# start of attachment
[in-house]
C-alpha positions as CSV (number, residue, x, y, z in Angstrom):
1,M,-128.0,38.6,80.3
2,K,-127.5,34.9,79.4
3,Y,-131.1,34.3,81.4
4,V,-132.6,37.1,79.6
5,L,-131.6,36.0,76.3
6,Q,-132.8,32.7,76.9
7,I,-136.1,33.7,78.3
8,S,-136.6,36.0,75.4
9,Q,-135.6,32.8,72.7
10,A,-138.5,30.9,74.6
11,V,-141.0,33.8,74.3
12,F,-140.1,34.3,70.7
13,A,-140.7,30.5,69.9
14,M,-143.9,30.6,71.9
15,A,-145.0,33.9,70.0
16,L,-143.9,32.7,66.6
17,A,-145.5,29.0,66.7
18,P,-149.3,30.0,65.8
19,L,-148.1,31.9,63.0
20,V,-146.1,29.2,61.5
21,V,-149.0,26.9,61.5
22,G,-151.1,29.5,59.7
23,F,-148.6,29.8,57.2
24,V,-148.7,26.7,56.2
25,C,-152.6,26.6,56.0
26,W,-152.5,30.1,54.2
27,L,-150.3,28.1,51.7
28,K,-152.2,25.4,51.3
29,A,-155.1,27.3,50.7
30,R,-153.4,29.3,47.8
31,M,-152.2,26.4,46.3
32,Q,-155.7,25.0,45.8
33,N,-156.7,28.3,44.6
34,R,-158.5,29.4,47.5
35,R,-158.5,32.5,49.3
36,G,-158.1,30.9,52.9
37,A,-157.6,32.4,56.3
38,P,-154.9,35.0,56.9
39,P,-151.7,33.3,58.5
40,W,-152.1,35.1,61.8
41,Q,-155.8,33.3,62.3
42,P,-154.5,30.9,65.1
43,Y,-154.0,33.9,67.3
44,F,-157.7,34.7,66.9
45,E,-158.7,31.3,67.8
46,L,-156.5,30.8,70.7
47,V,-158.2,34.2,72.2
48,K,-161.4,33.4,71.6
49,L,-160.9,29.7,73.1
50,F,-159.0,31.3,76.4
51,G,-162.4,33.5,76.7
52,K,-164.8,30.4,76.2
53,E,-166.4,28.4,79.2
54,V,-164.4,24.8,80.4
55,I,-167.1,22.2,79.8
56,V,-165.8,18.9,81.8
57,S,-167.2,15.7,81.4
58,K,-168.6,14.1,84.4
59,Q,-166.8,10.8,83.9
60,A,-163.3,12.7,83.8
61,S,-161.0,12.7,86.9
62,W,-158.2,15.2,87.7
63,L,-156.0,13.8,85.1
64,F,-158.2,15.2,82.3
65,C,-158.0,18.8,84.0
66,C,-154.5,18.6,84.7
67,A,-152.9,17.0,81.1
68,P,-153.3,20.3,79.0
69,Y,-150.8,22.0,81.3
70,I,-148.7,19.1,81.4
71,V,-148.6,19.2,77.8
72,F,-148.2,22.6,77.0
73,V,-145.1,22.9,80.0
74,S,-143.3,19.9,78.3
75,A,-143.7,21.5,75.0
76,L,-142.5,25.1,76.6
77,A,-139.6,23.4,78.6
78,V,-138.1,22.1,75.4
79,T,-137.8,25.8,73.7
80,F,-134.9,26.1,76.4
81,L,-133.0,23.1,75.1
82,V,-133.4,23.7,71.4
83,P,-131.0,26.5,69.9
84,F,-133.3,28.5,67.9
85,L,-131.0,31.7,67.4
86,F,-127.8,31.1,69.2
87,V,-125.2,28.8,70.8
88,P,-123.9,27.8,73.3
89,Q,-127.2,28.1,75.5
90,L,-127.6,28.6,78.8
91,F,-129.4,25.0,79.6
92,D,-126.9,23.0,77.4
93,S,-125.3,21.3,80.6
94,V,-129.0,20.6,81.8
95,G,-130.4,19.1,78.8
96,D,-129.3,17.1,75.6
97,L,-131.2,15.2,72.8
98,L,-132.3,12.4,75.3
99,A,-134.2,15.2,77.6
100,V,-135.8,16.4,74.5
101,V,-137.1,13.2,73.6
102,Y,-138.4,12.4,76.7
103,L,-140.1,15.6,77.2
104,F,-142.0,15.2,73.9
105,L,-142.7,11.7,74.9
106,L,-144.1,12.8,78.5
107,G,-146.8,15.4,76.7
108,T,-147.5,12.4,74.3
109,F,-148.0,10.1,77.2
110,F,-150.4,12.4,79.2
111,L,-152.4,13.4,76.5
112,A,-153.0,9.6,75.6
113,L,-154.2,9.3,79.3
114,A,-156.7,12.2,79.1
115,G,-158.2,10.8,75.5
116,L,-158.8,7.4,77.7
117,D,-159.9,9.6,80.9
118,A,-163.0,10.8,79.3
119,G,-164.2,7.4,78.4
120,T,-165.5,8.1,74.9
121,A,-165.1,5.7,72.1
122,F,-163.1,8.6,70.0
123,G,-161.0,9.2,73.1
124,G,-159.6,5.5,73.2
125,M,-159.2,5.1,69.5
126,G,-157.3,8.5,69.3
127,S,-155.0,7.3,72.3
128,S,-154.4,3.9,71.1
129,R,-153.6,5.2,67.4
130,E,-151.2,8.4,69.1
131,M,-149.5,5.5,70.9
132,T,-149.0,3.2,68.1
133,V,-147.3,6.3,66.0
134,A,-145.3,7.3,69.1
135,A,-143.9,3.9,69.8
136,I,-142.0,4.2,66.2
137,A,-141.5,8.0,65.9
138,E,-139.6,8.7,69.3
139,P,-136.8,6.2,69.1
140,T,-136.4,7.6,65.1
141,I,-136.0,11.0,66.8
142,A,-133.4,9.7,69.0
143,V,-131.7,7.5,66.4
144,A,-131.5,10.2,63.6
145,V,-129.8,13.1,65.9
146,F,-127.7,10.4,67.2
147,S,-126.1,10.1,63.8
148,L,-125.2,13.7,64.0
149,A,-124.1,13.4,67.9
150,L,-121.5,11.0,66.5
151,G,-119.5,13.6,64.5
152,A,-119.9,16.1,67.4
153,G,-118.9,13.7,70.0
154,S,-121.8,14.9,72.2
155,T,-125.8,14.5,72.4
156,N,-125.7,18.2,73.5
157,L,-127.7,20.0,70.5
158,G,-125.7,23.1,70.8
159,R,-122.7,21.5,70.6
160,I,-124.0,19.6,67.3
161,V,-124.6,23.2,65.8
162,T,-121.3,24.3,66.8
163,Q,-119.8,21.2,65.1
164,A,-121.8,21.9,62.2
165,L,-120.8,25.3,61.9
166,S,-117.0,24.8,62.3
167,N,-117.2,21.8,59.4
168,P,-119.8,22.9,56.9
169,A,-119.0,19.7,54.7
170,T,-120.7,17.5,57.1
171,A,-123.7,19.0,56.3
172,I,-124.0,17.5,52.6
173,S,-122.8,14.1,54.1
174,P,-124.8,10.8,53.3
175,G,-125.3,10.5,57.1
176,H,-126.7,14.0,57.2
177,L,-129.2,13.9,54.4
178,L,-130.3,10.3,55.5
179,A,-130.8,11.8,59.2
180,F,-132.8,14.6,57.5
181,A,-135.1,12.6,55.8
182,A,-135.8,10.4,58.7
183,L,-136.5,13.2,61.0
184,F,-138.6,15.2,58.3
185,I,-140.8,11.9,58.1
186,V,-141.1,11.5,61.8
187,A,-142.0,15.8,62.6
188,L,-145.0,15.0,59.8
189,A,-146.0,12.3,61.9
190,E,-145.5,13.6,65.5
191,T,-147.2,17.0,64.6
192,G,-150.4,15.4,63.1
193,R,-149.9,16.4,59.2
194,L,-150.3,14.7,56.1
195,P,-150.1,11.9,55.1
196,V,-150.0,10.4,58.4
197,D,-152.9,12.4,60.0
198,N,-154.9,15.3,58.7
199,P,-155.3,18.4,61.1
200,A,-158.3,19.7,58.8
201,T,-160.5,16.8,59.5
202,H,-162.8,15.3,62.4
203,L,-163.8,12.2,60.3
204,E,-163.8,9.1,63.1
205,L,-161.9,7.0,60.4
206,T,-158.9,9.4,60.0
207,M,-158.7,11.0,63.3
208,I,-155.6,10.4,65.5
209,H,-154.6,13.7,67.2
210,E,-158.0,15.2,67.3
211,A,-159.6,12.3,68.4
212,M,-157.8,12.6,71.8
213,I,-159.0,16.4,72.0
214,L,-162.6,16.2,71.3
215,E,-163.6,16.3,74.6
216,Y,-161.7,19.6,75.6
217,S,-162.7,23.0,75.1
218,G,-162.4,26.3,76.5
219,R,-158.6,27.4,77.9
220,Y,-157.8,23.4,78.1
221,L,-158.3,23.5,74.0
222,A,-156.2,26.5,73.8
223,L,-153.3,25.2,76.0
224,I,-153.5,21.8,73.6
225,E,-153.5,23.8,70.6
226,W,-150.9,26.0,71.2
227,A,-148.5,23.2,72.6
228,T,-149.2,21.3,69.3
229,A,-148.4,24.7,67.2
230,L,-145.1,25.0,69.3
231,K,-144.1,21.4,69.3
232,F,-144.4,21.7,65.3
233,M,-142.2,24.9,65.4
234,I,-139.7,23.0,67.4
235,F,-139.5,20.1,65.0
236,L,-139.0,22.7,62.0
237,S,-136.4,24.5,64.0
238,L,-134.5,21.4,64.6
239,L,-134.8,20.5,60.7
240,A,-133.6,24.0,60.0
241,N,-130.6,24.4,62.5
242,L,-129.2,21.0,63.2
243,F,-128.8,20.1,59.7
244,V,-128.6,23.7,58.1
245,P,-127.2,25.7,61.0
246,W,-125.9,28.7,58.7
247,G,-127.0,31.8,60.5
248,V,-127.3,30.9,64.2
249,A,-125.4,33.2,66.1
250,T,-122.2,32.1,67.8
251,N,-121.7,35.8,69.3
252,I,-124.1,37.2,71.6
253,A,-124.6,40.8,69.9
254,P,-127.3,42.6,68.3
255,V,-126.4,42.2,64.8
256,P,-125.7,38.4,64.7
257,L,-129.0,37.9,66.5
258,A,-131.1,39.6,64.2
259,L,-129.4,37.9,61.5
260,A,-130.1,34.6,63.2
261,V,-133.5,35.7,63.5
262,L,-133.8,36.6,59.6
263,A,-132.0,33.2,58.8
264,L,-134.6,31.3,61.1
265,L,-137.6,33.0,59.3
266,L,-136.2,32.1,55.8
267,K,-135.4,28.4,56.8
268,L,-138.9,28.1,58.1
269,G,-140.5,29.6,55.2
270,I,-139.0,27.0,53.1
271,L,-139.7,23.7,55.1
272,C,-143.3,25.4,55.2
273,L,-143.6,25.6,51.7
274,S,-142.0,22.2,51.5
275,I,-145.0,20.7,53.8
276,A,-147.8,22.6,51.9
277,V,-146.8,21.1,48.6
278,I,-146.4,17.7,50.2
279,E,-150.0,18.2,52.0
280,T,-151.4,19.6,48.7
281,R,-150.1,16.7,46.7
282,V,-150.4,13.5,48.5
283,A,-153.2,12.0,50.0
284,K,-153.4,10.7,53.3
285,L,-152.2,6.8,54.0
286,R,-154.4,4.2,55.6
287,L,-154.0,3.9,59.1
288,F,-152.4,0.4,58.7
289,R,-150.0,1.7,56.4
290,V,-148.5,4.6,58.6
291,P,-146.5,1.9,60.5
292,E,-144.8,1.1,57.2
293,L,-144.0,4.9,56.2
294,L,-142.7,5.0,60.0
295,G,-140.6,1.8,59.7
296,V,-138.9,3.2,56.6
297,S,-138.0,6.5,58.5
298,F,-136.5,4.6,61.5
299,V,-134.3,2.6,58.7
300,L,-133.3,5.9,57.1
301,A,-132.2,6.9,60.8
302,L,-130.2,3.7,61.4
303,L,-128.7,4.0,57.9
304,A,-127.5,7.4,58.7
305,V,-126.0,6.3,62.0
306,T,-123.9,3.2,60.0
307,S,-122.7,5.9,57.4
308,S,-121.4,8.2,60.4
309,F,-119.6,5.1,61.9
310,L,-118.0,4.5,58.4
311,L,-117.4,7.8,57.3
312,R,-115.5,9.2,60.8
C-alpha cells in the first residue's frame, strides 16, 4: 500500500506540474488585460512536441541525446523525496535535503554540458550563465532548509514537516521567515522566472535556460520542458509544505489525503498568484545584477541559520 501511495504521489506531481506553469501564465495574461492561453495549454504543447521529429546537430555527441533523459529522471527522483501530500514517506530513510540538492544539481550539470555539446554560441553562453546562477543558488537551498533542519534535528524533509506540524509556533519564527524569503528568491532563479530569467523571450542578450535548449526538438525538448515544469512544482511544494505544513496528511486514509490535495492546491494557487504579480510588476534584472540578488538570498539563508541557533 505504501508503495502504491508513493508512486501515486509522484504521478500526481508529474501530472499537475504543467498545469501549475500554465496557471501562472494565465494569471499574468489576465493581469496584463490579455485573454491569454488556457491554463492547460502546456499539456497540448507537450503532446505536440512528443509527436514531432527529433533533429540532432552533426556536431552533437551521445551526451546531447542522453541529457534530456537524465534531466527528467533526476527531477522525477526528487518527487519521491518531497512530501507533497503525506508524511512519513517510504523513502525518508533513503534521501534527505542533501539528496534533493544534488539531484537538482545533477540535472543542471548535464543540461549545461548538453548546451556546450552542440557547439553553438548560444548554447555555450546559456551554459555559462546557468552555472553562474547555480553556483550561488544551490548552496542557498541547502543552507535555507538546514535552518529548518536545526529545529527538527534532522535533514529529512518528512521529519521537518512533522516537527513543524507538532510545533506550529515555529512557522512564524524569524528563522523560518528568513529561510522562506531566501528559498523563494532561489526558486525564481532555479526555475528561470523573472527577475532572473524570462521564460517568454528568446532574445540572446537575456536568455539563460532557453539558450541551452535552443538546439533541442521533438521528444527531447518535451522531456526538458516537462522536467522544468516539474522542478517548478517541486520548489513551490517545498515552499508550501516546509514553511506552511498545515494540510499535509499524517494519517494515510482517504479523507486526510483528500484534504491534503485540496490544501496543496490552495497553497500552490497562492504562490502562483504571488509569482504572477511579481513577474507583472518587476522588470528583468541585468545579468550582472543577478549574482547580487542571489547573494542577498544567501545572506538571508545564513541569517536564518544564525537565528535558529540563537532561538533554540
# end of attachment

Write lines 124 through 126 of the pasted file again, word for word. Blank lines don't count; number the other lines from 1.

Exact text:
122,F,-163.1,8.6,70.0
123,G,-161.0,9.2,73.1
124,G,-159.6,5.5,73.2